The Internet security crisis confronting PlayStation Network users has gotten worse than expected as Sony revealed on Monday additional 25 million clients stolen by hackers. Reuters

With the PlayStation Network outage now in its sixth day, Sony has finally admitted what most have suspected: The hackers that compromised the system also stole personal data.

In a message to PlayStation Network and Qriocity subscribers, Sony confirms that a bevy of data was stolen in the intrusion. Although we are still investigating the details of this incident, we believe that an unauthorized person has obtained the following information that you provided: name, address (city, state, zip), country, email address, birthdate, PlayStation Network/Qriocity password and login, and handle/PSN online ID, read the message.

Less certain is the status of credit card information, which Sony says may have also been compromised. While there is no evidence at this time that credit card data was taken, we cannot rule out the possibility, the company said.

A password and login will get an intruder access to the user's account details, including the credit card payment information. Unfortunately, users won't be able to change any of it until the system comes back up. On the bright side, it's possible that a hacker who got the logins and passwords won't be able to use them either. The PlayStation Network serves 70 million users. An attack on users' credit card information is a significant one.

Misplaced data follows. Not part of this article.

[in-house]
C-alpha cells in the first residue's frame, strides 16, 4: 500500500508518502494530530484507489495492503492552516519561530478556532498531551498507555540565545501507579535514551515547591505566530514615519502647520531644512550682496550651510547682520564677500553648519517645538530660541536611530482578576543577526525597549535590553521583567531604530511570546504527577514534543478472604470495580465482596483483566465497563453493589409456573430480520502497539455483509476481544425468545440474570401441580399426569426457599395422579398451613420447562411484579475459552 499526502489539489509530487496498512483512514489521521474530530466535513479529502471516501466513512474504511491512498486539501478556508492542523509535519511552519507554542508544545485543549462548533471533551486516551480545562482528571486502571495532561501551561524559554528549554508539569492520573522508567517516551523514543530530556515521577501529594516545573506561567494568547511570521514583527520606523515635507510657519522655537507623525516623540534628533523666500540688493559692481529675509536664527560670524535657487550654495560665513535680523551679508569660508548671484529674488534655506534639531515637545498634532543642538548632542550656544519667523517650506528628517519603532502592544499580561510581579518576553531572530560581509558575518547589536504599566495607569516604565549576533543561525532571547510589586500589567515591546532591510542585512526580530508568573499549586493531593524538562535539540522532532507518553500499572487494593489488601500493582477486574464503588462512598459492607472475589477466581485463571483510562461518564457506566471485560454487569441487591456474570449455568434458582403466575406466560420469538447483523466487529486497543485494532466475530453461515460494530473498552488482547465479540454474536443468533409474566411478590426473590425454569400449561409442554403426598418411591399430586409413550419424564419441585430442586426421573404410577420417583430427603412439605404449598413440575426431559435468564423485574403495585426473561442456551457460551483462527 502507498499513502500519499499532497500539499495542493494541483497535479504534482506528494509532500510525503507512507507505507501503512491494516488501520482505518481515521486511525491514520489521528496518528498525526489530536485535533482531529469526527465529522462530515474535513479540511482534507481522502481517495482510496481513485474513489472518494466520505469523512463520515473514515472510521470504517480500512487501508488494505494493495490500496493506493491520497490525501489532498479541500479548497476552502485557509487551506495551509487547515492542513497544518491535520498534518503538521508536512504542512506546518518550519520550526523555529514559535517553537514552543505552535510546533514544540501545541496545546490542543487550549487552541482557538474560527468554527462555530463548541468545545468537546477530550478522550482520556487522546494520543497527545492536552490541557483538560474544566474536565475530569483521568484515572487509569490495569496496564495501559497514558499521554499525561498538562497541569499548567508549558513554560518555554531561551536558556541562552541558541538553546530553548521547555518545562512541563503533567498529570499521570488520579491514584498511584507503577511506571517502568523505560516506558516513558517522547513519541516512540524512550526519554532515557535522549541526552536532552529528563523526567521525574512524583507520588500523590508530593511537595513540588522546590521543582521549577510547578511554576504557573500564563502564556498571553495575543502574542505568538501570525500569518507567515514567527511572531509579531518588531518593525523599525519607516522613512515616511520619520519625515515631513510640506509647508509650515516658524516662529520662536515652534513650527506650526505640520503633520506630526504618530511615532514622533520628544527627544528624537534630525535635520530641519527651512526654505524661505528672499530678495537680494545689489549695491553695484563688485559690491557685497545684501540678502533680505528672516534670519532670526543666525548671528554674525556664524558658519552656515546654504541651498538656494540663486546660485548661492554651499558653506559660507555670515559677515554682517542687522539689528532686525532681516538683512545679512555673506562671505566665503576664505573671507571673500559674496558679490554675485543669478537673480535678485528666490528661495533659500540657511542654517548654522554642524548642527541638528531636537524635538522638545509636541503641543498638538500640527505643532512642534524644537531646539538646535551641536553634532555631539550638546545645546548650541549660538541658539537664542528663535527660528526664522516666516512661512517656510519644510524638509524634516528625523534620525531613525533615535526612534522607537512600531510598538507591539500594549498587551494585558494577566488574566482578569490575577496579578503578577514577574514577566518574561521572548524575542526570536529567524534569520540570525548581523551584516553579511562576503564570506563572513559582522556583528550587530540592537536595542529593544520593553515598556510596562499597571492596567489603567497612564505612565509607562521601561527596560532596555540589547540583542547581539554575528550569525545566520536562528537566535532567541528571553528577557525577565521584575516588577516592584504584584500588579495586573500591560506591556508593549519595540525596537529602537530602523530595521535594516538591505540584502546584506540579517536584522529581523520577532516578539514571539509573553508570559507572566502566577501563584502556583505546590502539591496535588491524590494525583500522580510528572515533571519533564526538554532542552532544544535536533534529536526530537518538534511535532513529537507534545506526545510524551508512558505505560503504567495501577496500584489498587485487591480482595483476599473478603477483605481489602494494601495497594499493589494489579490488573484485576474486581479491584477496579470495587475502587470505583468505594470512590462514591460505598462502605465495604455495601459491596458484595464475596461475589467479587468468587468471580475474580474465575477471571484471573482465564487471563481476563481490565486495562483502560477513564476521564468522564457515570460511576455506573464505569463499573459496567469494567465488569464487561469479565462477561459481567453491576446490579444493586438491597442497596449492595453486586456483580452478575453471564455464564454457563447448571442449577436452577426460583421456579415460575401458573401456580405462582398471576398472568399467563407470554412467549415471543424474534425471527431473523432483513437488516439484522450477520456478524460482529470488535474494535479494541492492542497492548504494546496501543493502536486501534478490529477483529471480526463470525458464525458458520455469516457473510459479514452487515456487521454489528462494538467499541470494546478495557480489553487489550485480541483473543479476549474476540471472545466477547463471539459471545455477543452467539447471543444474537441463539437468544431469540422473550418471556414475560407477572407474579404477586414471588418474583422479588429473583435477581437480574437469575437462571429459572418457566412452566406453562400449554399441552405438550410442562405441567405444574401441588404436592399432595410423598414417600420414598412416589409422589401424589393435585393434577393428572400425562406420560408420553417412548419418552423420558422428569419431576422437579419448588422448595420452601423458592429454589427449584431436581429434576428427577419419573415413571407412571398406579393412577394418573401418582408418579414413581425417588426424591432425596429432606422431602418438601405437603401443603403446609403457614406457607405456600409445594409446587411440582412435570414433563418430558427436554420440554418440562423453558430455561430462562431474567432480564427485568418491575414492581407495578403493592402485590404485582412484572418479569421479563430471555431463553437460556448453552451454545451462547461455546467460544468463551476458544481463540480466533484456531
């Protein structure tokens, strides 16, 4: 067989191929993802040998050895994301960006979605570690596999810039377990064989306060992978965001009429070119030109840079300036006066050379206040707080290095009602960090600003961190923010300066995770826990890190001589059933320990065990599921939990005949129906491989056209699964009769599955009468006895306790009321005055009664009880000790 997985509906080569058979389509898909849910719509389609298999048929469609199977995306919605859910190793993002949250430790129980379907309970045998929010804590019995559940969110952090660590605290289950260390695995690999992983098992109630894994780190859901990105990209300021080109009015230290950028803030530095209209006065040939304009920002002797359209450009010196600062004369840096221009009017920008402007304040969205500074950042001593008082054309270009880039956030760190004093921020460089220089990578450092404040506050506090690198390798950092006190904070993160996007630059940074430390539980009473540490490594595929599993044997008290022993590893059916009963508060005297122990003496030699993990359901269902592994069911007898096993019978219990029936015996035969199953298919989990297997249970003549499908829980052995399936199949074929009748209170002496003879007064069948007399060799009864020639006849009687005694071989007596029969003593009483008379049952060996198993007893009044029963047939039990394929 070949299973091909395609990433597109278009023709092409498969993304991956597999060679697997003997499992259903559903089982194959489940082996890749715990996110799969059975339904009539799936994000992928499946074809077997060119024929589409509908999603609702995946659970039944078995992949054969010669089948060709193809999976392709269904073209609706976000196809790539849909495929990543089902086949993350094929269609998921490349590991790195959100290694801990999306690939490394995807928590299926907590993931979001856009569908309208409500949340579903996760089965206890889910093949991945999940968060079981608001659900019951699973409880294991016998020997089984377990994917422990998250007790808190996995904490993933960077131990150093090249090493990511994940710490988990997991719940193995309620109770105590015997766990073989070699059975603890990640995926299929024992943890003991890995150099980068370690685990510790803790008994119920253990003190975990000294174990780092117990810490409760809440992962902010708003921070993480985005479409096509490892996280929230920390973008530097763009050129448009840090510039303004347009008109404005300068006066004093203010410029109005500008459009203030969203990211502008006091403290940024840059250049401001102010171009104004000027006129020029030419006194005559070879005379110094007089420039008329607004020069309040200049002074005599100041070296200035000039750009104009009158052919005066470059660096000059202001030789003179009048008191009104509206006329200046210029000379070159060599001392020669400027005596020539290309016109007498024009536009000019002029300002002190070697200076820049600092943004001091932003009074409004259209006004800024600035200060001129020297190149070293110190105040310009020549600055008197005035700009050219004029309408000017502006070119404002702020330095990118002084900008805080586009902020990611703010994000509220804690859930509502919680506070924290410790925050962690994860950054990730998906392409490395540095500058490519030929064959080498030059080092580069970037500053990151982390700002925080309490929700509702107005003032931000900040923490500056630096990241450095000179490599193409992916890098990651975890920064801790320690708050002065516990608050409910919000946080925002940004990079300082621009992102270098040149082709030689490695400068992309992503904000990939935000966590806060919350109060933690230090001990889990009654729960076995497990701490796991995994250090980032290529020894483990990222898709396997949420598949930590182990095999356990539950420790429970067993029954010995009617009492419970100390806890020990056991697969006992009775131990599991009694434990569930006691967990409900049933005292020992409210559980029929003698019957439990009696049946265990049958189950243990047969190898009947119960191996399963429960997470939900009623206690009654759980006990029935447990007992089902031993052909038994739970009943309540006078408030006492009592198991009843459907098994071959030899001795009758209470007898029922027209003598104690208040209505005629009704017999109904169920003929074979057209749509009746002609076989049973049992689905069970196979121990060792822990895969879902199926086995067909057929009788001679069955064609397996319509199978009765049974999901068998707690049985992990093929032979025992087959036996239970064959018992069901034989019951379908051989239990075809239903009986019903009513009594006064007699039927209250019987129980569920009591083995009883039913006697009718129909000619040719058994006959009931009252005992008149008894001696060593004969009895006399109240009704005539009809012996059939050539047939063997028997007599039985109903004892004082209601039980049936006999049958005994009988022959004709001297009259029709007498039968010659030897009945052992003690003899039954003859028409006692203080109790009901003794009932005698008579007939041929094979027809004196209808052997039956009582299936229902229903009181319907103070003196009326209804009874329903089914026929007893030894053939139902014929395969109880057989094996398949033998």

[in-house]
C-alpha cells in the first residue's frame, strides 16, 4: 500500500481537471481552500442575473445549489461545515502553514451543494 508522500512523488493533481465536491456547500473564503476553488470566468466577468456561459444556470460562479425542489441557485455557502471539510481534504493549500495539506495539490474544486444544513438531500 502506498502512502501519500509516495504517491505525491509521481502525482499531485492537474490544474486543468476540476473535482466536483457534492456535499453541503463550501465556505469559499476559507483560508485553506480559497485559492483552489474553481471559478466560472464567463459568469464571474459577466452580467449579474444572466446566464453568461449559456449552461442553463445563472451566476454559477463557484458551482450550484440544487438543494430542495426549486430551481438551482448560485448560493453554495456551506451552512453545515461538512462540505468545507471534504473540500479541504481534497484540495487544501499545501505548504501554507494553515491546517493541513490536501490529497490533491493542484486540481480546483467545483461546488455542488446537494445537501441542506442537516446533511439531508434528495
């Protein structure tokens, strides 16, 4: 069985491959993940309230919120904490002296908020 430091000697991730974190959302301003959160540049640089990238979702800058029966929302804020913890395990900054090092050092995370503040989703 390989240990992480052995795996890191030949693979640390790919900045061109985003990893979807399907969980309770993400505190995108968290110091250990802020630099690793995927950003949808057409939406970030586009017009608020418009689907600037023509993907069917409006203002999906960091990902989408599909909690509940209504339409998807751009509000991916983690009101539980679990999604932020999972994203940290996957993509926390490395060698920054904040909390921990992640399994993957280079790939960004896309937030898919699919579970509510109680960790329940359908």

Still unknown is the identity of the attackers. Sony said in its message to subscribers that it believes an unauthorized person was to blame. Suspicions initially fell on the hacker collective Anonymous. The group, which has taken aim at Sony multiple times in recent months, denied official involvement in the take down last week, but it could not rule out that members had not worked independently. While it could be the case that other Anons have acted by themselves, AnonOps was not related to this incident and does not take responsibility for whatever has happened, Anonymous said.

Regardless of who was to blame, Sony finally gave estimates for when the services would return. We have a clear path to have PlayStation Network and Qriocity systems back online, and expect to restore some services within a week, wrote Sony Communications Director Patrick Seybold on the PlayStation blog.